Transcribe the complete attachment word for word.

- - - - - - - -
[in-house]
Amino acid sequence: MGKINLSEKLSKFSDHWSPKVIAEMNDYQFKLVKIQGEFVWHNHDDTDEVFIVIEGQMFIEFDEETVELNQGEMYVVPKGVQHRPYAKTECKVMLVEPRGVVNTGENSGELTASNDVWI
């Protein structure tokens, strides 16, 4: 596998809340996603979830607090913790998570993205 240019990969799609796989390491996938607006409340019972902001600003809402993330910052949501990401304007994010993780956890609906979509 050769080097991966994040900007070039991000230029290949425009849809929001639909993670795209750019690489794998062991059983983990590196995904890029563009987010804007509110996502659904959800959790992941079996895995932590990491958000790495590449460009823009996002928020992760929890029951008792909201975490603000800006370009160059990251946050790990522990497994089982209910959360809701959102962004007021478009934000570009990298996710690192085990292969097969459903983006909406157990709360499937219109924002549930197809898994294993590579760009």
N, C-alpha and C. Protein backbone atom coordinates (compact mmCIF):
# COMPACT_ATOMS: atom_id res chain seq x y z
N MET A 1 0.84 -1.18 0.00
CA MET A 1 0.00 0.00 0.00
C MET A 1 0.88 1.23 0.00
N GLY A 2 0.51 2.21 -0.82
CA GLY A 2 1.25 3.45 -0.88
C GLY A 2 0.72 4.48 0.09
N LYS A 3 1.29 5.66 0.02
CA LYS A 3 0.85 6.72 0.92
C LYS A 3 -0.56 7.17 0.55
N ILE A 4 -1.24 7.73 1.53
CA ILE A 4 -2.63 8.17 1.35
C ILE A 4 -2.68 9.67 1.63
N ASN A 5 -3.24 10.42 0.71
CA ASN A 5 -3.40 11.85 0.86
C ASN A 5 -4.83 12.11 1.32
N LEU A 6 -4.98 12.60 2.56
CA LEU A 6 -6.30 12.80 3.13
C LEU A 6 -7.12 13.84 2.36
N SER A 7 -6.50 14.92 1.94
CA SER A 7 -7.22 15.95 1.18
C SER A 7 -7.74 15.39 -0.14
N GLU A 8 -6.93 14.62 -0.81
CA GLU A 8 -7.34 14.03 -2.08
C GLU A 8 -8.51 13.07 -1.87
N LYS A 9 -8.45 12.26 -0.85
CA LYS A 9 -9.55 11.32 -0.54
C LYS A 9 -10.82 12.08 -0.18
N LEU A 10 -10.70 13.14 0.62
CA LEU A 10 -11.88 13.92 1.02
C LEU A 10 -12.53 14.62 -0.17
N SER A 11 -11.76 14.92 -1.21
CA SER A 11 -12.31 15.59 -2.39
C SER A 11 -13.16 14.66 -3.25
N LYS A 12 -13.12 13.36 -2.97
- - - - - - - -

[in-house]
Amino acid sequence: MGKINLSEKLSKFSDHWSPKVIAEMNDYQFKLVKIQGEFVWHNHDDTDEVFIVIEGQMFIEFDEETVELNQGEMYVVPKGVQHRPYAKTECKVMLVEPRGVVNTGENSGELTASNDVWI
């Protein structure tokens, strides 16, 4: 596998809340996603979830607090913790998570993205 240019990969799609796989390491996938607006409340019972902001600003809402993330910052949501990401304007994010993780956890609906979509 050769080097991966994040900007070039991000230029290949425009849809929001639909993670795209750019690489794998062991059983983990590196995904890029563009987010804007509110996502659904959800959790992941079996895995932590990491958000790495590449460009823009996002928020992760929890029951008792909201975490603000800006370009160059990251946050790990522990497994089982209910959360809701959102962004007021478009934000570009990298996710690192085990292969097969459903983006909406157990709360499937219109924002549930197809898994294993590579760009």
N, C-alpha and C. Protein backbone atom coordinates (compact mmCIF):
# COMPACT_ATOMS: atom_id res chain seq x y z
N MET A 1 0.84 -1.18 0.00
CA MET A 1 0.00 0.00 0.00
C MET A 1 0.88 1.23 0.00
N GLY A 2 0.51 2.21 -0.82
CA GLY A 2 1.25 3.45 -0.88
C GLY A 2 0.72 4.48 0.09
N LYS A 3 1.29 5.66 0.02
CA LYS A 3 0.85 6.72 0.92
C LYS A 3 -0.56 7.17 0.55
N ILE A 4 -1.24 7.73 1.53
CA ILE A 4 -2.63 8.17 1.35
C ILE A 4 -2.68 9.67 1.63
N ASN A 5 -3.24 10.42 0.71
CA ASN A 5 -3.40 11.85 0.86
C ASN A 5 -4.83 12.11 1.32
N LEU A 6 -4.98 12.60 2.56
CA LEU A 6 -6.30 12.80 3.13
C LEU A 6 -7.12 13.84 2.36
N SER A 7 -6.50 14.92 1.94
CA SER A 7 -7.22 15.95 1.18
C SER A 7 -7.74 15.39 -0.14
N GLU A 8 -6.93 14.62 -0.81
CA GLU A 8 -7.34 14.03 -2.08
C GLU A 8 -8.51 13.07 -1.87
N LYS A 9 -8.45 12.26 -0.85
CA LYS A 9 -9.55 11.32 -0.54
C LYS A 9 -10.82 12.08 -0.18
N LEU A 10 -10.70 13.14 0.62
CA LEU A 10 -11.88 13.92 1.02
C LEU A 10 -12.53 14.62 -0.17
N SER A 11 -11.76 14.92 -1.21
CA SER A 11 -12.31 15.59 -2.39
C SER A 11 -13.16 14.66 -3.25
N LYS A 12 -13.12 13.36 -2.97